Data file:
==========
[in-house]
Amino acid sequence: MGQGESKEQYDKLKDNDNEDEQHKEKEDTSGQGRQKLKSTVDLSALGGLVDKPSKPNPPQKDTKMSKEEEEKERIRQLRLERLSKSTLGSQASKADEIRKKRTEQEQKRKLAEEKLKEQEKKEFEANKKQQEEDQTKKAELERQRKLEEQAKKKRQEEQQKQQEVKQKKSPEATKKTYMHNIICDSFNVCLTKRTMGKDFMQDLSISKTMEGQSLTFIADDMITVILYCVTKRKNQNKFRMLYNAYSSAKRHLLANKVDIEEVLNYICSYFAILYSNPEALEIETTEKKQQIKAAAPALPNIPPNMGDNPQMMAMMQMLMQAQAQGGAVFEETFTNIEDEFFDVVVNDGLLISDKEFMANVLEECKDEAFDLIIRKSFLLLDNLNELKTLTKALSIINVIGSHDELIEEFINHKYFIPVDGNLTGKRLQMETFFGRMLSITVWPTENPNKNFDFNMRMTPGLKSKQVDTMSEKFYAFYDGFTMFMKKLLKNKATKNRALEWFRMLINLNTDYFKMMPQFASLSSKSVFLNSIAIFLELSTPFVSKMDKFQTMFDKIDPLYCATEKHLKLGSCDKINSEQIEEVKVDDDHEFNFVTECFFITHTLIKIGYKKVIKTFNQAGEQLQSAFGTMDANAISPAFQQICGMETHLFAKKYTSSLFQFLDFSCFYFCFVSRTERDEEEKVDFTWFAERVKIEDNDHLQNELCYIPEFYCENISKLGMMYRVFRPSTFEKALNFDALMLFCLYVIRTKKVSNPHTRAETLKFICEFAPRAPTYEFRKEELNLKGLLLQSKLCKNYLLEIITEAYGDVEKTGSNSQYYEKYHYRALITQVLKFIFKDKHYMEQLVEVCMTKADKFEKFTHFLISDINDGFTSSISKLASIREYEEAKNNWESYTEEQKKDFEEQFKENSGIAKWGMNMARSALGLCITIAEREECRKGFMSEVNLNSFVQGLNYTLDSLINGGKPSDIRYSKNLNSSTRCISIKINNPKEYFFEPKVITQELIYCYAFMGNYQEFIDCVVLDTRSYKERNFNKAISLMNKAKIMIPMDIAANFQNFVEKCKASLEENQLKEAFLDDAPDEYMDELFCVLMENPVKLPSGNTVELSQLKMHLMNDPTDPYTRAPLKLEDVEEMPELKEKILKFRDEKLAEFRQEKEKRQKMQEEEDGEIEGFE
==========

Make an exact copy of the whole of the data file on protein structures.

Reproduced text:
[in-house]
Amino acid sequence: MGQGESKEQYDKLKDNDNEDEQHKEKEDTSGQGRQKLKSTVDLSALGGLVDKPSKPNPPQKDTKMSKEEEEKERIRQLRLERLSKSTLGSQASKADEIRKKRTEQEQKRKLAEEKLKEQEKKEFEANKKQQEEDQTKKAELERQRKLEEQAKKKRQEEQQKQQEVKQKKSPEATKKTYMHNIICDSFNVCLTKRTMGKDFMQDLSISKTMEGQSLTFIADDMITVILYCVTKRKNQNKFRMLYNAYSSAKRHLLANKVDIEEVLNYICSYFAILYSNPEALEIETTEKKQQIKAAAPALPNIPPNMGDNPQMMAMMQMLMQAQAQGGAVFEETFTNIEDEFFDVVVNDGLLISDKEFMANVLEECKDEAFDLIIRKSFLLLDNLNELKTLTKALSIINVIGSHDELIEEFINHKYFIPVDGNLTGKRLQMETFFGRMLSITVWPTENPNKNFDFNMRMTPGLKSKQVDTMSEKFYAFYDGFTMFMKKLLKNKATKNRALEWFRMLINLNTDYFKMMPQFASLSSKSVFLNSIAIFLELSTPFVSKMDKFQTMFDKIDPLYCATEKHLKLGSCDKINSEQIEEVKVDDDHEFNFVTECFFITHTLIKIGYKKVIKTFNQAGEQLQSAFGTMDANAISPAFQQICGMETHLFAKKYTSSLFQFLDFSCFYFCFVSRTERDEEEKVDFTWFAERVKIEDNDHLQNELCYIPEFYCENISKLGMMYRVFRPSTFEKALNFDALMLFCLYVIRTKKVSNPHTRAETLKFICEFAPRAPTYEFRKEELNLKGLLLQSKLCKNYLLEIITEAYGDVEKTGSNSQYYEKYHYRALITQVLKFIFKDKHYMEQLVEVCMTKADKFEKFTHFLISDINDGFTSSISKLASIREYEEAKNNWESYTEEQKKDFEEQFKENSGIAKWGMNMARSALGLCITIAEREECRKGFMSEVNLNSFVQGLNYTLDSLINGGKPSDIRYSKNLNSSTRCISIKINNPKEYFFEPKVITQELIYCYAFMGNYQEFIDCVVLDTRSYKERNFNKAISLMNKAKIMIPMDIAANFQNFVEKCKASLEENQLKEAFLDDAPDEYMDELFCVLMENPVKLPSGNTVELSQLKMHLMNDPTDPYTRAPLKLEDVEEMPELKEKILKFRDEKLAEFRQEKEKRQKMQEEEDGEIEGFE